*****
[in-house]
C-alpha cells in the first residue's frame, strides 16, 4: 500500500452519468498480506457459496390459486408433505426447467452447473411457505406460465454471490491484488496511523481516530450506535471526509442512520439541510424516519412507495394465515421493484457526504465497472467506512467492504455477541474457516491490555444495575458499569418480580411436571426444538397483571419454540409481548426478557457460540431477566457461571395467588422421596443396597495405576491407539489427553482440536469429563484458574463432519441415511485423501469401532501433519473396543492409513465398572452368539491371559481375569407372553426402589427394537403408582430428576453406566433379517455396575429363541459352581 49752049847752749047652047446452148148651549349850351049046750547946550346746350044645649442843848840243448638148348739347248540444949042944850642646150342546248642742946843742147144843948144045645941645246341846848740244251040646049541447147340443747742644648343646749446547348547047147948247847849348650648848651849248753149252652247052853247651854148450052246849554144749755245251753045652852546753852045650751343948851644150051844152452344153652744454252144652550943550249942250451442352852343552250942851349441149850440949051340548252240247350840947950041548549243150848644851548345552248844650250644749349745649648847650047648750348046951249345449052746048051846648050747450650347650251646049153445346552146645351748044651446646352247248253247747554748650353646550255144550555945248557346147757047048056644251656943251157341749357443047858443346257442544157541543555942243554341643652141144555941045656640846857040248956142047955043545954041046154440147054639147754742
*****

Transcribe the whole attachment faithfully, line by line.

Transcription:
[in-house]
C-alpha cells in the first residue's frame, strides 16, 4: 500500500452519468498480506457459496390459486408433505426447467452447473411457505406460465454471490491484488496511523481516530450506535471526509442512520439541510424516519412507495394465515421493484457526504465497472467506512467492504455477541474457516491490555444495575458499569418480580411436571426444538397483571419454540409481548426478557457460540431477566457461571395467588422421596443396597495405576491407539489427553482440536469429563484458574463432519441415511485423501469401532501433519473396543492409513465398572452368539491371559481375569407372553426402589427394537403408582430428576453406566433379517455396575429363541459352581 49752049847752749047652047446452148148651549349850351049046750547946550346746350044645649442843848840243448638148348739347248540444949042944850642646150342546248642742946843742147144843948144045645941645246341846848740244251040646049541447147340443747742644648343646749446547348547047147948247847849348650648848651849248753149252652247052853247651854148450052246849554144749755245251753045652852546753852045650751343948851644150051844152452344153652744454252144652550943550249942250451442352852343552250942851349441149850440949051340548252240247350840947950041548549243150848644851548345552248844650250644749349745649648847650047648750348046951249345449052746048051846648050747450650347650251646049153445346552146645351748044651446646352247248253247747554748650353646550255144550555945248557346147757047048056644251656943251157341749357443047858443346257442544157541543555942243554341643652141144555941045656640846857040248956142047955043545954041046154440147054639147754742